The first time I tried Challah (pronounced "halla" like "holla at me") I was a freshman in college. My friends and I were mildly intoxicated and there was an innocent challah loaf sitting in my friend's kitchen. The poor thing was demolished in minutes and from then on I gladly accepted any challah offered. Fortunately, several of the families I babysat in college were Jewish, so my challah need was satisfied. The eggy, slightly sweet loaf is a compliment to any meal. Challah is obviously very important to Judaism and has certain times of the year when it is more appropriate to make and eat.
However, since I am not Jewish, I have decided to make it as a vehicle for butter and an accompaniment for soup at dinner. Last week when I elected to make some homemade chicken noodle soup with from scratch chicken stock for my mom and grandma, I knew it needed some challah.
A rainy Friday at my mom's house proved the perfect time to dive into some cooking and baking.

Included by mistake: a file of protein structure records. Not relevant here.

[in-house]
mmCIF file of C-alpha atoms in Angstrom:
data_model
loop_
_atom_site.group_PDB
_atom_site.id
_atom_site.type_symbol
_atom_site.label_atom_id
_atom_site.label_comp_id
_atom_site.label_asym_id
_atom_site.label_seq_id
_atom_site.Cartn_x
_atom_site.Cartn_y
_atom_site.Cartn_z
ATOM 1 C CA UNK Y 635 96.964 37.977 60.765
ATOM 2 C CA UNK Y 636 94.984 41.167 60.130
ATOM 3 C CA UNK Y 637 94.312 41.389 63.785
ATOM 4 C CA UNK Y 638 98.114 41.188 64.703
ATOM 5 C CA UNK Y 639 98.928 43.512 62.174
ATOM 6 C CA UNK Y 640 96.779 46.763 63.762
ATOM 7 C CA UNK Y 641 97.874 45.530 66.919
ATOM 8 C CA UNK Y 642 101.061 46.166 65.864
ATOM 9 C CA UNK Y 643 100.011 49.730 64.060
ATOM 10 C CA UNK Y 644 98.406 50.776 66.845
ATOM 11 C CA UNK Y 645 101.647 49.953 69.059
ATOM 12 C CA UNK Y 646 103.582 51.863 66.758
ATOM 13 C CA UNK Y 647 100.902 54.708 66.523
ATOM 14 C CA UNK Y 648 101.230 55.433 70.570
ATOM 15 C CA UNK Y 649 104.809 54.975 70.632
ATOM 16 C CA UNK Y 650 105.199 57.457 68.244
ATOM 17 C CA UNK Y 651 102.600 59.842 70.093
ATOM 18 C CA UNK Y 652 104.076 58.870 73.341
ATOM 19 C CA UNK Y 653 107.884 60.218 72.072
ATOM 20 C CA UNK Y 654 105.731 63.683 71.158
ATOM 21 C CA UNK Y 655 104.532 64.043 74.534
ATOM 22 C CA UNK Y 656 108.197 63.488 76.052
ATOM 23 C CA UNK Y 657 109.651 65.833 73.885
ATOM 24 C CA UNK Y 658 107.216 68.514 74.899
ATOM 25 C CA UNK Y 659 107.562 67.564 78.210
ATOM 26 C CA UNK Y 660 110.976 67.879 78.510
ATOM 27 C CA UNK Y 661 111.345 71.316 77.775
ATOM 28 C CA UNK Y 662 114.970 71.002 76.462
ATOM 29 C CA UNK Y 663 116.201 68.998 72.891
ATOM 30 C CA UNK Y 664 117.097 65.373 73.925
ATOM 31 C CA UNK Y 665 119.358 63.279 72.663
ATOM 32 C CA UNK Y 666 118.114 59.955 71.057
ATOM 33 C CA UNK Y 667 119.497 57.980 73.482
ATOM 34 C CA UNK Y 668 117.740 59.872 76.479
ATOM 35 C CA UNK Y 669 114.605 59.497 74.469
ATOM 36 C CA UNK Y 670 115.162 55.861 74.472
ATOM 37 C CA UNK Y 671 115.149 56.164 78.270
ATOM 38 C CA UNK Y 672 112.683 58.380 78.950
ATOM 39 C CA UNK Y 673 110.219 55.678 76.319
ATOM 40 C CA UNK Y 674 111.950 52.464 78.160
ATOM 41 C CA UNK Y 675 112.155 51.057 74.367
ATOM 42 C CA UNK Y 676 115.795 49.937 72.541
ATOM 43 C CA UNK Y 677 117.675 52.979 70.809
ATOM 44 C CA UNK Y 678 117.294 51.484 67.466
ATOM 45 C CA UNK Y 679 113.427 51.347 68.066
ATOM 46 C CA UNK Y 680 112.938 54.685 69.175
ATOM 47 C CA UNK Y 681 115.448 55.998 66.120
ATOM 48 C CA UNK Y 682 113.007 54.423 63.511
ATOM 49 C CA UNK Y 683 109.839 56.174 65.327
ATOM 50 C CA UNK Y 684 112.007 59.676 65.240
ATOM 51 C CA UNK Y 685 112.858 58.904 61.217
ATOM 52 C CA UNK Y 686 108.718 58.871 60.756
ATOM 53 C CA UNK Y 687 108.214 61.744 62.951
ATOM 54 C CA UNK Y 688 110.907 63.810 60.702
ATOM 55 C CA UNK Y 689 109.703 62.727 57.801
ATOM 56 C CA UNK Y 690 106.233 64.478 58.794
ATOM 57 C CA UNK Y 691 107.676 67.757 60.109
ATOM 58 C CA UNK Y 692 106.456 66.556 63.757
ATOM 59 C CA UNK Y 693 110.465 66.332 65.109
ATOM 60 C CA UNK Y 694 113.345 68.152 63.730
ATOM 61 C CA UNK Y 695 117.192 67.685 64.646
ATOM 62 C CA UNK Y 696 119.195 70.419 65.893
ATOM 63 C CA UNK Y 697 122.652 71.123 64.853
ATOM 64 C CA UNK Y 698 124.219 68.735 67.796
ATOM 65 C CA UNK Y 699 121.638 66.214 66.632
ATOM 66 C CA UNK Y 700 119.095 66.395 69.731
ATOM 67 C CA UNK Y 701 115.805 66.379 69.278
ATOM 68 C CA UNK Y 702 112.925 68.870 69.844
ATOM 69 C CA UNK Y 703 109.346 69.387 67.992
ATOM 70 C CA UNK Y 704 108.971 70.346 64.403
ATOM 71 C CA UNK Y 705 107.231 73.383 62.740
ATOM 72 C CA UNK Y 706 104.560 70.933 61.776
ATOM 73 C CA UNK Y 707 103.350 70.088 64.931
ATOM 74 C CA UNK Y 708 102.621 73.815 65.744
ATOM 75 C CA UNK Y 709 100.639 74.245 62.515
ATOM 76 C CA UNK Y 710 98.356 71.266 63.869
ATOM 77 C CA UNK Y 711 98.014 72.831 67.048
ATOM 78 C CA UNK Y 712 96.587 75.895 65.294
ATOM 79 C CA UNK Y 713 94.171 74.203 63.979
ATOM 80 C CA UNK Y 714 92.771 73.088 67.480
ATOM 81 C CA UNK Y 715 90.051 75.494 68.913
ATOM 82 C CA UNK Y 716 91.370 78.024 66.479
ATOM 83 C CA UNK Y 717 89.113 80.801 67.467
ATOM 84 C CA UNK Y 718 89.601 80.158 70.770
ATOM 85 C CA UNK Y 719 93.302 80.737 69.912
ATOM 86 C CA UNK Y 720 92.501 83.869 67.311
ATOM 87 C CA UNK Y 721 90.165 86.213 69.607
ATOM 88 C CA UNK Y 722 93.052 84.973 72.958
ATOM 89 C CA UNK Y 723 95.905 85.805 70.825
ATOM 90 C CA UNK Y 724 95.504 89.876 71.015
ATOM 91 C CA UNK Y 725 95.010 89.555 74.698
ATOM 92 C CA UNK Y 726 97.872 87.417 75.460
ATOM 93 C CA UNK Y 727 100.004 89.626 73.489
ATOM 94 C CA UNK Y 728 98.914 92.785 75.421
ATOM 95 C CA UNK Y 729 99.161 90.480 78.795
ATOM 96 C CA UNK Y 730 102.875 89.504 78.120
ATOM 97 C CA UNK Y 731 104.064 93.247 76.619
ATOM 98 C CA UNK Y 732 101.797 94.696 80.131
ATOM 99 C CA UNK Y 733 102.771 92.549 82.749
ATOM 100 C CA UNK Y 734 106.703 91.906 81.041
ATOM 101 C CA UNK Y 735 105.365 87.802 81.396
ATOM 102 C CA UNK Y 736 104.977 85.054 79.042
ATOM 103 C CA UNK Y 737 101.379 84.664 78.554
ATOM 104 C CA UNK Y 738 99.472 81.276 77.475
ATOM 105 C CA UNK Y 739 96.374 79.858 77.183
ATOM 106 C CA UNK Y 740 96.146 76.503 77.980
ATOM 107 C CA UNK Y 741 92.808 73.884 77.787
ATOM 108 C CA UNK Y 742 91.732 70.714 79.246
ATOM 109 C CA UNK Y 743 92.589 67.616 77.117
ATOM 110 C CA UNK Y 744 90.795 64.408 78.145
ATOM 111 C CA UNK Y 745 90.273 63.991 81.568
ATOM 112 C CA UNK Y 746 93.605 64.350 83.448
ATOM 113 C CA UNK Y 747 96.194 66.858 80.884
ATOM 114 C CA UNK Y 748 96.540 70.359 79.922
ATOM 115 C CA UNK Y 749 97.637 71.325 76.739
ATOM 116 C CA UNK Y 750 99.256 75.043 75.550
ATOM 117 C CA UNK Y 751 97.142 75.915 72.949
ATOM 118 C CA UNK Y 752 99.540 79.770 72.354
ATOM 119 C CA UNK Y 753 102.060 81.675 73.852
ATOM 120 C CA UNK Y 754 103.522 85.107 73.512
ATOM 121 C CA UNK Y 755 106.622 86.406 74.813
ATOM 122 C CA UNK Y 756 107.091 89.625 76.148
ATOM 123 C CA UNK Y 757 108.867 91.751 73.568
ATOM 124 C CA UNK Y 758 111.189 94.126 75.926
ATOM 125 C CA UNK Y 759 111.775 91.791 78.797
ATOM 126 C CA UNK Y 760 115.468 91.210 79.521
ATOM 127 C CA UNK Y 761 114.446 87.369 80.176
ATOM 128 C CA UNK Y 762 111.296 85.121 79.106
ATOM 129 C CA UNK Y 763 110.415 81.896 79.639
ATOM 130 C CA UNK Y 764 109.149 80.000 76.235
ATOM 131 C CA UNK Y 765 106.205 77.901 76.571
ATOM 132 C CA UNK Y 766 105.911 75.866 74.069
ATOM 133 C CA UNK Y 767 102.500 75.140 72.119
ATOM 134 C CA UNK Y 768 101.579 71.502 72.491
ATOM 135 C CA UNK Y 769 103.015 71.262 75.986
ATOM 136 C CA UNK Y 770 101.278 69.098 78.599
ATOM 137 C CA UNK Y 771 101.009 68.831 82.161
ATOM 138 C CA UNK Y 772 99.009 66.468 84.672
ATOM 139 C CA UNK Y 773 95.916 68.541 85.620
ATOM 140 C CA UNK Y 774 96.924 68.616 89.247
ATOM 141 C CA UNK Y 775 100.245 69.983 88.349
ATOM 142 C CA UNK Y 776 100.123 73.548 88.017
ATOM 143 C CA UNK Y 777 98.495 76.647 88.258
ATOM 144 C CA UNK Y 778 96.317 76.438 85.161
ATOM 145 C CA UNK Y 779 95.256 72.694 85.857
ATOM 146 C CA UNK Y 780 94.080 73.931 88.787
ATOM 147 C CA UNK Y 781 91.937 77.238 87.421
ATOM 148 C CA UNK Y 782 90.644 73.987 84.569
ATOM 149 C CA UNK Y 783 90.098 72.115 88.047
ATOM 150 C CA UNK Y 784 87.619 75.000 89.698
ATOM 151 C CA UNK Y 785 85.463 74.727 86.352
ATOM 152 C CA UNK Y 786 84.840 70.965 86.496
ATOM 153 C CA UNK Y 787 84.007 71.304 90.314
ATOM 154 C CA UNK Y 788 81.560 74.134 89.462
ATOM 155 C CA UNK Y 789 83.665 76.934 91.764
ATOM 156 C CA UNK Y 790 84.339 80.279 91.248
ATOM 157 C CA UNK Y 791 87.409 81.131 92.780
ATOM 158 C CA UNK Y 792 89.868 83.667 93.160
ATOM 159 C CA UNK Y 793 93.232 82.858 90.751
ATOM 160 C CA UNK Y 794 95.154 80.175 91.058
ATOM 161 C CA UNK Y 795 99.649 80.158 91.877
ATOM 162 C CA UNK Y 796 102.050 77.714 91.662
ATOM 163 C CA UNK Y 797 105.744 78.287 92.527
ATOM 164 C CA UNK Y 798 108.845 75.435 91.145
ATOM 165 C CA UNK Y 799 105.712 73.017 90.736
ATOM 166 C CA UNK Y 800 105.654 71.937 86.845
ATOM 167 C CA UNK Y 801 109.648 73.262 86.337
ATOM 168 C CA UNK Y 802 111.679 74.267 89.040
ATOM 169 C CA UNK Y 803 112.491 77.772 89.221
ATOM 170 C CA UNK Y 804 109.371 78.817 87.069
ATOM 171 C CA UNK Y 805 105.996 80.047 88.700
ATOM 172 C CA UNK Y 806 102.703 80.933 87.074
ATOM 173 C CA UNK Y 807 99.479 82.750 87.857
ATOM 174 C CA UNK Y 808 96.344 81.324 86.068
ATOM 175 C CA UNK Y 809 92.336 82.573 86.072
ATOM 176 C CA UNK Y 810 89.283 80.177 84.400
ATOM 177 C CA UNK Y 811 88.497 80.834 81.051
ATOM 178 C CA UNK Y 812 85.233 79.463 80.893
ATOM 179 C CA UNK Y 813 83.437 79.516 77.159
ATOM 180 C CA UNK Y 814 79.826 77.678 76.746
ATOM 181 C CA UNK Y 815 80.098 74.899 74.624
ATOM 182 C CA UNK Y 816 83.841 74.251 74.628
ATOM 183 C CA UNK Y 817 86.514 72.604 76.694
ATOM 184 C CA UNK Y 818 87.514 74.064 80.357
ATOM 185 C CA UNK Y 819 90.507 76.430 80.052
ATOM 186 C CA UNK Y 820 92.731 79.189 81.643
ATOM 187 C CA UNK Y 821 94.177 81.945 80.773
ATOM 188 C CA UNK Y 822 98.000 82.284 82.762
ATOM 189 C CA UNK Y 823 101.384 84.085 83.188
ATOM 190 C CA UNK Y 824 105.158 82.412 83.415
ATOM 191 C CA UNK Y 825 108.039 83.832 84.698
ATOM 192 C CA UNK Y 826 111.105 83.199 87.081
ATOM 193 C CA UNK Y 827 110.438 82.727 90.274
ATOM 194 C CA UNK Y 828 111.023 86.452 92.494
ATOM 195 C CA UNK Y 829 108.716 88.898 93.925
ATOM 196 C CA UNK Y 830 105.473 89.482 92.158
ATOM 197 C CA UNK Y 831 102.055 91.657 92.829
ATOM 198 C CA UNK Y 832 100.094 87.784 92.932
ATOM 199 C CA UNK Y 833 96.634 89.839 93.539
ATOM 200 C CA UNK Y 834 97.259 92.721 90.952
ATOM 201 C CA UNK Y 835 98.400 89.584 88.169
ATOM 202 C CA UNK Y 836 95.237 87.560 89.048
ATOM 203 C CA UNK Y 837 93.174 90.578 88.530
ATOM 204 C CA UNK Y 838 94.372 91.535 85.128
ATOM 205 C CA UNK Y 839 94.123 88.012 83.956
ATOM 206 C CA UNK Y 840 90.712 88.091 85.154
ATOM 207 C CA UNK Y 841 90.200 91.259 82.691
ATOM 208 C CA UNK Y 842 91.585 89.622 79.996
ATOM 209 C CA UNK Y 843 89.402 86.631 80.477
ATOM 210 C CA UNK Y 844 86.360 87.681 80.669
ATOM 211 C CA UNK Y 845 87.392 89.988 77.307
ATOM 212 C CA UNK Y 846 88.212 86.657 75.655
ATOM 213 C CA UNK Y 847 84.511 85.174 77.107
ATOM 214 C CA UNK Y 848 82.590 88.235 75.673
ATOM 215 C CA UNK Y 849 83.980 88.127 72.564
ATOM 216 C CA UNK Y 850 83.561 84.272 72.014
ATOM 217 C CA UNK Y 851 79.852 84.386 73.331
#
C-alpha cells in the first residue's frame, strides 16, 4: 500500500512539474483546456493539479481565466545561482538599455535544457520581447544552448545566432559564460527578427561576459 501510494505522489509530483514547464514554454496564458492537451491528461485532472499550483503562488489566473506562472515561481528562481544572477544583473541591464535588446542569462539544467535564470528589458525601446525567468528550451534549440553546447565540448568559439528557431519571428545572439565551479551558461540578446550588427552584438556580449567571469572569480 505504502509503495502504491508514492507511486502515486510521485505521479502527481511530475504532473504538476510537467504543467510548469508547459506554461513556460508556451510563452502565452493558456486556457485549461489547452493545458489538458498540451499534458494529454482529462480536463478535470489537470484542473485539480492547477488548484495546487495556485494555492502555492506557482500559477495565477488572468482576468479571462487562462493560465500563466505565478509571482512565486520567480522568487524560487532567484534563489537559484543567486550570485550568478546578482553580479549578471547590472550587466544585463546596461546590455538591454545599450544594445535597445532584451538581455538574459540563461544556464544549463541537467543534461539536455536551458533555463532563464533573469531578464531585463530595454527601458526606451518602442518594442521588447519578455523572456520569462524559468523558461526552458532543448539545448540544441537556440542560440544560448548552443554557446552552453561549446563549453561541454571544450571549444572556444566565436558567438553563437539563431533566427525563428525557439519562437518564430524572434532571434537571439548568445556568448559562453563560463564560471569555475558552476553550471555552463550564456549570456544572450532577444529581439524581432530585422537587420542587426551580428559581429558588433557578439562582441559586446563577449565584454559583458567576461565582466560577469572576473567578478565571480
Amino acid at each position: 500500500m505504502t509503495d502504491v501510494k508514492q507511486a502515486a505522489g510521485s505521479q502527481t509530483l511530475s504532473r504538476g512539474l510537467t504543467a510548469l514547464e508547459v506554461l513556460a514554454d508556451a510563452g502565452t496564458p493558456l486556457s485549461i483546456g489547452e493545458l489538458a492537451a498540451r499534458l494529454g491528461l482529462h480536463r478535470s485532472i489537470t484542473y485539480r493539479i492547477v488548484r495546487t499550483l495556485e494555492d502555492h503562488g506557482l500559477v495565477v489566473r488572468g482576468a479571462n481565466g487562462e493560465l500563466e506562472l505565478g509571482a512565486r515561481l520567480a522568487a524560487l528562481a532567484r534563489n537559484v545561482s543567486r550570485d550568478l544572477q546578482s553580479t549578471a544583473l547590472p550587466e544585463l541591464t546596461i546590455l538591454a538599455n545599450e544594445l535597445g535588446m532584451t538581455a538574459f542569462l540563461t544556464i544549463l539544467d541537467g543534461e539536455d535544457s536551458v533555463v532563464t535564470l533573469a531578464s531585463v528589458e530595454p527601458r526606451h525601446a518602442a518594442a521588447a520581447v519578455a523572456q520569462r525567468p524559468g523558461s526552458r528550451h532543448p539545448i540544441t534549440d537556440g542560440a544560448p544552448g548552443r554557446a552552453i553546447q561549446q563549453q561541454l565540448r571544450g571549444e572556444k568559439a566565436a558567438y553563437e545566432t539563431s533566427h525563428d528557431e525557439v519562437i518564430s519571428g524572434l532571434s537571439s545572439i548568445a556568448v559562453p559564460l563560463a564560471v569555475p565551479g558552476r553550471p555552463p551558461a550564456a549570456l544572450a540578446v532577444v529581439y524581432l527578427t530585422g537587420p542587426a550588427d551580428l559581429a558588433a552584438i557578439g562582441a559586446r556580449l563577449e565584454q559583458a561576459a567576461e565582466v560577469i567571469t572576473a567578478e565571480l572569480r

Challah is incredibly versatile. It is truly delicious ripped apart and eaten by itself or toasted with butter and cinnamon sugar or jam. It is also good cut in thick, even slices and used for a unique grilled cheese or moist french toast. Another good use is for crunchy croutons. If you have never tried challah, or tried to make it, soup season is near and all soup's best friend is bread.
I chose to bake challah using a highly rated recipe on allrecipes.com. It turned out great! I had so much fun braiding the dough and look forward to perfecting my braiding skills. I used a four braid design and learned how from this incredibly helpful tutorial. The adapted recipe follows.
- 2 C water
- 1/2 C salted butter
- 2 T honey
- 7 C bread flour
- 1/4 C granulated sugar
- 3 (1/4 ounce) packets active dry yeast
- 1 T salt
- 4 eggs
- 1 egg (for egg wash)
- Poppy seeds (optional)
Listening to: Strange Trails by Lord Huron